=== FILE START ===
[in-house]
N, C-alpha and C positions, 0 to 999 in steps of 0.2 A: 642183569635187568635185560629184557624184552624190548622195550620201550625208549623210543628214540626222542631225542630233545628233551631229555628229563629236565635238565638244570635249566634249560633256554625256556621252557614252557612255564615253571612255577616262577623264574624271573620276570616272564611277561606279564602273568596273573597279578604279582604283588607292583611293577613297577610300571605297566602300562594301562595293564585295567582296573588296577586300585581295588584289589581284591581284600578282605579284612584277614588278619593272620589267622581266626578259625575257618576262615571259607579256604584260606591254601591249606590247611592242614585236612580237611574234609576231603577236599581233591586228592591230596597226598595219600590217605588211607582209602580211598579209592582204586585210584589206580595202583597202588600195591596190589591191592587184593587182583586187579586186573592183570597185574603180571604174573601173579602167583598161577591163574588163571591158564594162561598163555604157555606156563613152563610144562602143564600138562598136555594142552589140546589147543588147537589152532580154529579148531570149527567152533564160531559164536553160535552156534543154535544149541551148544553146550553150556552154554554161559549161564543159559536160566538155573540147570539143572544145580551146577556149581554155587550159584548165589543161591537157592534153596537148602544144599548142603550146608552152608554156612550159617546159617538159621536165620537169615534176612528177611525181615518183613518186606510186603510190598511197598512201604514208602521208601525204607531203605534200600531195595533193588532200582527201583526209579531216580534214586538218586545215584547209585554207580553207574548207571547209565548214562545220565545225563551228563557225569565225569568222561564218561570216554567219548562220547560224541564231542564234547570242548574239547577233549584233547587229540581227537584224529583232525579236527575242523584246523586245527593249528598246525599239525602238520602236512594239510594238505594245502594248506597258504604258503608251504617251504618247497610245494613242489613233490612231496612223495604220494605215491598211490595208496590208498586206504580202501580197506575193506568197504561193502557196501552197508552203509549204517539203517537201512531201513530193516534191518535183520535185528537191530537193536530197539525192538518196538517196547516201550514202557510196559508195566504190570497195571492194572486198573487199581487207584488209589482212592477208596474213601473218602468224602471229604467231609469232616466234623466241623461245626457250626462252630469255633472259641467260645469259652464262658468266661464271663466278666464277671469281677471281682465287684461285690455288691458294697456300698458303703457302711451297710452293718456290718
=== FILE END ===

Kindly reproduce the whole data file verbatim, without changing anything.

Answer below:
[in-house]
N, C-alpha and C positions, 0 to 999 in steps of 0.2 A: 642183569635187568635185560629184557624184552624190548622195550620201550625208549623210543628214540626222542631225542630233545628233551631229555628229563629236565635238565638244570635249566634249560633256554625256556621252557614252557612255564615253571612255577616262577623264574624271573620276570616272564611277561606279564602273568596273573597279578604279582604283588607292583611293577613297577610300571605297566602300562594301562595293564585295567582296573588296577586300585581295588584289589581284591581284600578282605579284612584277614588278619593272620589267622581266626578259625575257618576262615571259607579256604584260606591254601591249606590247611592242614585236612580237611574234609576231603577236599581233591586228592591230596597226598595219600590217605588211607582209602580211598579209592582204586585210584589206580595202583597202588600195591596190589591191592587184593587182583586187579586186573592183570597185574603180571604174573601173579602167583598161577591163574588163571591158564594162561598163555604157555606156563613152563610144562602143564600138562598136555594142552589140546589147543588147537589152532580154529579148531570149527567152533564160531559164536553160535552156534543154535544149541551148544553146550553150556552154554554161559549161564543159559536160566538155573540147570539143572544145580551146577556149581554155587550159584548165589543161591537157592534153596537148602544144599548142603550146608552152608554156612550159617546159617538159621536165620537169615534176612528177611525181615518183613518186606510186603510190598511197598512201604514208602521208601525204607531203605534200600531195595533193588532200582527201583526209579531216580534214586538218586545215584547209585554207580553207574548207571547209565548214562545220565545225563551228563557225569565225569568222561564218561570216554567219548562220547560224541564231542564234547570242548574239547577233549584233547587229540581227537584224529583232525579236527575242523584246523586245527593249528598246525599239525602238520602236512594239510594238505594245502594248506597258504604258503608251504617251504618247497610245494613242489613233490612231496612223495604220494605215491598211490595208496590208498586206504580202501580197506575193506568197504561193502557196501552197508552203509549204517539203517537201512531201513530193516534191518535183520535185528537191530537193536530197539525192538518196538517196547516201550514202557510196559508195566504190570497195571492194572486198573487199581487207584488209589482212592477208596474213601473218602468224602471229604467231609469232616466234623466241623461245626457250626462252630469255633472259641467260645469259652464262658468266661464271663466278666464277671469281677471281682465287684461285690455288691458294697456300698458303703457302711451297710452293718456290718